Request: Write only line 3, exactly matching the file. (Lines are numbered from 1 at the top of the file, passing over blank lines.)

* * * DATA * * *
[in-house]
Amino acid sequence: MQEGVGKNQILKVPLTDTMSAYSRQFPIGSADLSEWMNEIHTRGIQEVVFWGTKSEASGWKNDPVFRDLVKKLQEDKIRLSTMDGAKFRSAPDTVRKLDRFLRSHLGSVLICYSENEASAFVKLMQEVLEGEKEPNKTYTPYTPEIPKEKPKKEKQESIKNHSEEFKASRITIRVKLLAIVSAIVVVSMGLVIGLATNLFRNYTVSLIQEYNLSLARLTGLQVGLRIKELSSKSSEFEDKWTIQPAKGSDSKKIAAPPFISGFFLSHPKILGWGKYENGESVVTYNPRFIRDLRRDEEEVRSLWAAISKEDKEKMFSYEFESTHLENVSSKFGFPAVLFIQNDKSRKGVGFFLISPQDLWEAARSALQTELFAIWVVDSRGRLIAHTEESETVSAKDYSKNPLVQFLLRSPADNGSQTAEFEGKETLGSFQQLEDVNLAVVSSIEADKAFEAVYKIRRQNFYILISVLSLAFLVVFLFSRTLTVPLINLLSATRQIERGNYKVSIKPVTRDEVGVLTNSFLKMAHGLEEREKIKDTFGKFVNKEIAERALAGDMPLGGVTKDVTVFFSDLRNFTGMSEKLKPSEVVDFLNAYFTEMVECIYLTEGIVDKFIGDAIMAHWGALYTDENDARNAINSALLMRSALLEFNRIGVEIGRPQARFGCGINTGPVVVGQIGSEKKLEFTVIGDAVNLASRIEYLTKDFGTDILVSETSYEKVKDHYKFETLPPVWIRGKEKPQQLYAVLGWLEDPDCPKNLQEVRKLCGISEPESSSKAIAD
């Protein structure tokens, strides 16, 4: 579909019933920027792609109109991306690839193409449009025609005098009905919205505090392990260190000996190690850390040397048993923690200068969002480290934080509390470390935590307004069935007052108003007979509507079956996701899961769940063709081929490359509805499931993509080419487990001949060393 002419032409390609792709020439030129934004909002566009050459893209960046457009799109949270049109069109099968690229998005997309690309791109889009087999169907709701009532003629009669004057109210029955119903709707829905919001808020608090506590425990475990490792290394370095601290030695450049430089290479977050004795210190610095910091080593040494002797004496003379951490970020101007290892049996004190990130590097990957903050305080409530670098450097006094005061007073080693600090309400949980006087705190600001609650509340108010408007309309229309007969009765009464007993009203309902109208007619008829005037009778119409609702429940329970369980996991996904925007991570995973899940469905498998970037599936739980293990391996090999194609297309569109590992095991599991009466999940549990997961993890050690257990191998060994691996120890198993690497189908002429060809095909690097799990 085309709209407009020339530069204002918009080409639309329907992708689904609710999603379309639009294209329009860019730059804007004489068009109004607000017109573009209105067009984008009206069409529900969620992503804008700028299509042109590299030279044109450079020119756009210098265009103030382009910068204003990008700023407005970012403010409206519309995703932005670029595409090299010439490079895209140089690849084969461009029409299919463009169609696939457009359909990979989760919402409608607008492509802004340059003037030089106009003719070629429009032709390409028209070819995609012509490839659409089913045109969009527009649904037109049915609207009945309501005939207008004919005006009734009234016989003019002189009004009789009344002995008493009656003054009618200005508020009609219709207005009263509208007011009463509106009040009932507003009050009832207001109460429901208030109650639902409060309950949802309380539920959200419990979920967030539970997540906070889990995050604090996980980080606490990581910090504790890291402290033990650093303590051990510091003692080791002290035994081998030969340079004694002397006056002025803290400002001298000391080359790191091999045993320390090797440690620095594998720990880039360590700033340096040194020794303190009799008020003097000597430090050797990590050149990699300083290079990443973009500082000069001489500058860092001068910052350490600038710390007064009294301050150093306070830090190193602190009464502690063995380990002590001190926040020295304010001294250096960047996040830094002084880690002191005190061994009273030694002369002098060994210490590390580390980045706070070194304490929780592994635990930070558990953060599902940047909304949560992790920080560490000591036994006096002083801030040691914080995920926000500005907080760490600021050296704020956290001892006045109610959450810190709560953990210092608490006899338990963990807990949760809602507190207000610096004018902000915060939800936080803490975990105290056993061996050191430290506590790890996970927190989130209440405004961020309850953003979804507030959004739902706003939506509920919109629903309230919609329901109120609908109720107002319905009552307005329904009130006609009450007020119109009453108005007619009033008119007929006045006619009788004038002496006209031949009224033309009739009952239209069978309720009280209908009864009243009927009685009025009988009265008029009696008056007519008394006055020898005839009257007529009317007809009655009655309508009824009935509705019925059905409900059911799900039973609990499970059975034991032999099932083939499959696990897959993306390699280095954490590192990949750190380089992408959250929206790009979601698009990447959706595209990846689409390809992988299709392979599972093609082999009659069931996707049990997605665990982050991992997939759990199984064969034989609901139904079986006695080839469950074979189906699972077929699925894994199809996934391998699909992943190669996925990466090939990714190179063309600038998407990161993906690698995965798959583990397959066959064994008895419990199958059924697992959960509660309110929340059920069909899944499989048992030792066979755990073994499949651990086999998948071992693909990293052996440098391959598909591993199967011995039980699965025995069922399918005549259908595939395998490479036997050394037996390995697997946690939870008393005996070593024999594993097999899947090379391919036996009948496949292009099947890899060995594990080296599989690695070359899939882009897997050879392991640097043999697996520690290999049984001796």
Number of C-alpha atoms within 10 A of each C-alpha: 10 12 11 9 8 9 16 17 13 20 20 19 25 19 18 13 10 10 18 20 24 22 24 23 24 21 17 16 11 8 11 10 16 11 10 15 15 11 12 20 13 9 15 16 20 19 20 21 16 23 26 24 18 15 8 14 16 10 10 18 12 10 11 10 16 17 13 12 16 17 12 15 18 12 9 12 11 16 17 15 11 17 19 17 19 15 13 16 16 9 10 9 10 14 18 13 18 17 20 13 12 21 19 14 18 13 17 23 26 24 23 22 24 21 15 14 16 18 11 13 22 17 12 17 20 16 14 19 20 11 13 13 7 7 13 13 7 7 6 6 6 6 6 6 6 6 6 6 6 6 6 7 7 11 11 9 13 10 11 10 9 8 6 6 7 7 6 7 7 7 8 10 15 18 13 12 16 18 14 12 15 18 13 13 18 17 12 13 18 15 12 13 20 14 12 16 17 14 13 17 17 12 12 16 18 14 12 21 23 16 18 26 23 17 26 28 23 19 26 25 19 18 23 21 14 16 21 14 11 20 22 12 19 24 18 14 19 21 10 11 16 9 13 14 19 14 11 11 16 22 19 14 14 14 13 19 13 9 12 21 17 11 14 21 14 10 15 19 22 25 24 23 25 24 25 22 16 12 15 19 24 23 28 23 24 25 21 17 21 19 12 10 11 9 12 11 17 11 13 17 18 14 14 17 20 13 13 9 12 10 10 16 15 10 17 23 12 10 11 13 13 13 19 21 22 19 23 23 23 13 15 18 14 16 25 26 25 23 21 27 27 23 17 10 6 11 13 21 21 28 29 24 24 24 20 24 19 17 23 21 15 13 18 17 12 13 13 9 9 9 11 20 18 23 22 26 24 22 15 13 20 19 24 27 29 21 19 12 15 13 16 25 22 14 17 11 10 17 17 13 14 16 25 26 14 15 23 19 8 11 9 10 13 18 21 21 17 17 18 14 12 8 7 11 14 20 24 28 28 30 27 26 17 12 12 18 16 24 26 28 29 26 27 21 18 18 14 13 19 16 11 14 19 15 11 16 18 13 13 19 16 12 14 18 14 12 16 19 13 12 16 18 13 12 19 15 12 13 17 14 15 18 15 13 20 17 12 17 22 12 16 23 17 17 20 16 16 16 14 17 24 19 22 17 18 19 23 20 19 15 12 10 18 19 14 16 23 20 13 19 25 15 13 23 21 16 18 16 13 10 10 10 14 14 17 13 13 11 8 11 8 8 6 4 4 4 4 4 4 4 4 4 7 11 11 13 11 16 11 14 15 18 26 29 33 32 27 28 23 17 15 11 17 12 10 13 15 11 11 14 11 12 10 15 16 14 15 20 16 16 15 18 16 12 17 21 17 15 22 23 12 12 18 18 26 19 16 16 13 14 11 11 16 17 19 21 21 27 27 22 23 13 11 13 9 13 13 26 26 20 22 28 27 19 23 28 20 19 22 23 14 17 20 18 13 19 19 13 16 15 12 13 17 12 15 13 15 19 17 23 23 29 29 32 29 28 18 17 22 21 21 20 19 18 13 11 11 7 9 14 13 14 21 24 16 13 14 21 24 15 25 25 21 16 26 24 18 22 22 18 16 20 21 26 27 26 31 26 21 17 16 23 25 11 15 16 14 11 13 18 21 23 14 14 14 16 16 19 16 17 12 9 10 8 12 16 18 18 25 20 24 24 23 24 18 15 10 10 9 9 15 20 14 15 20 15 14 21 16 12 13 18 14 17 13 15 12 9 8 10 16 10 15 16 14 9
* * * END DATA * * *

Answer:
């Protein structure tokens, strides 16, 4: 579909019933920027792609109109991306690839193409449009025609005098009905919205505090392990260190000996190690850390040397048993923690200068969002480290934080509390470390935590307004069935007052108003007979509507079956996701899961769940063709081929490359509805499931993509080419487990001949060393 002419032409390609792709020439030129934004909002566009050459893209960046457009799109949270049109069109099968690229998005997309690309791109889009087999169907709701009532003629009669004057109210029955119903709707829905919001808020608090506590425990475990490792290394370095601290030695450049430089290479977050004795210190610095910091080593040494002797004496003379951490970020101007290892049996004190990130590097990957903050305080409530670098450097006094005061007073080693600090309400949980006087705190600001609650509340108010408007309309229309007969009765009464007993009203309902109208007619008829005037009778119409609702429940329970369980996991996904925007991570995973899940469905498998970037599936739980293990391996090999194609297309569109590992095991599991009466999940549990997961993890050690257990191998060994691996120890198993690497189908002429060809095909690097799990 085309709209407009020339530069204002918009080409639309329907992708689904609710999603379309639009294209329009860019730059804007004489068009109004607000017109573009209105067009984008009206069409529900969620992503804008700028299509042109590299030279044109450079020119756009210098265009103030382009910068204003990008700023407005970012403010409206519309995703932005670029595409090299010439490079895209140089690849084969461009029409299919463009169609696939457009359909990979989760919402409608607008492509802004340059003037030089106009003719070629429009032709390409028209070819995609012509490839659409089913045109969009527009649904037109049915609207009945309501005939207008004919005006009734009234016989003019002189009004009789009344002995008493009656003054009618200005508020009609219709207005009263509208007011009463509106009040009932507003009050009832207001109460429901208030109650639902409060309950949802309380539920959200419990979920967030539970997540906070889990995050604090996980980080606490990581910090504790890291402290033990650093303590051990510091003692080791002290035994081998030969340079004694002397006056002025803290400002001298000391080359790191091999045993320390090797440690620095594998720990880039360590700033340096040194020794303190009799008020003097000597430090050797990590050149990699300083290079990443973009500082000069001489500058860092001068910052350490600038710390007064009294301050150093306070830090190193602190009464502690063995380990002590001190926040020295304010001294250096960047996040830094002084880690002191005190061994009273030694002369002098060994210490590390580390980045706070070194304490929780592994635990930070558990953060599902940047909304949560992790920080560490000591036994006096002083801030040691914080995920926000500005907080760490600021050296704020956290001892006045109610959450810190709560953990210092608490006899338990963990807990949760809602507190207000610096004018902000915060939800936080803490975990105290056993061996050191430290506590790890996970927190989130209440405004961020309850953003979804507030959004739902706003939506509920919109629903309230919609329901109120609908109720107002319905009552307005329904009130006609009450007020119109009453108005007619009033008119007929006045006619009788004038002496006209031949009224033309009739009952239209069978309720009280209908009864009243009927009685009025009988009265008029009696008056007519008394006055020898005839009257007529009317007809009655009655309508009824009935509705019925059905409900059911799900039973609990499970059975034991032999099932083939499959696990897959993306390699280095954490590192990949750190380089992408959250929206790009979601698009990447959706595209990846689409390809992988299709392979599972093609082999009659069931996707049990997605665990982050991992997939759990199984064969034989609901139904079986006695080839469950074979189906699972077929699925894994199809996934391998699909992943190669996925990466090939990714190179063309600038998407990161993906690698995965798959583990397959066959064994008895419990199958059924697992959960509660309110929340059920069909899944499989048992030792066979755990073994499949651990086999998948071992693909990293052996440098391959598909591993199967011995039980699965025995069922399918005549259908595939395998490479036997050394037996390995697997946690939870008393005996070593024999594993097999899947090379391919036996009948496949292009099947890899060995594990080296599989690695070359899939882009897997050879392991640097043999697996520690290999049984001796």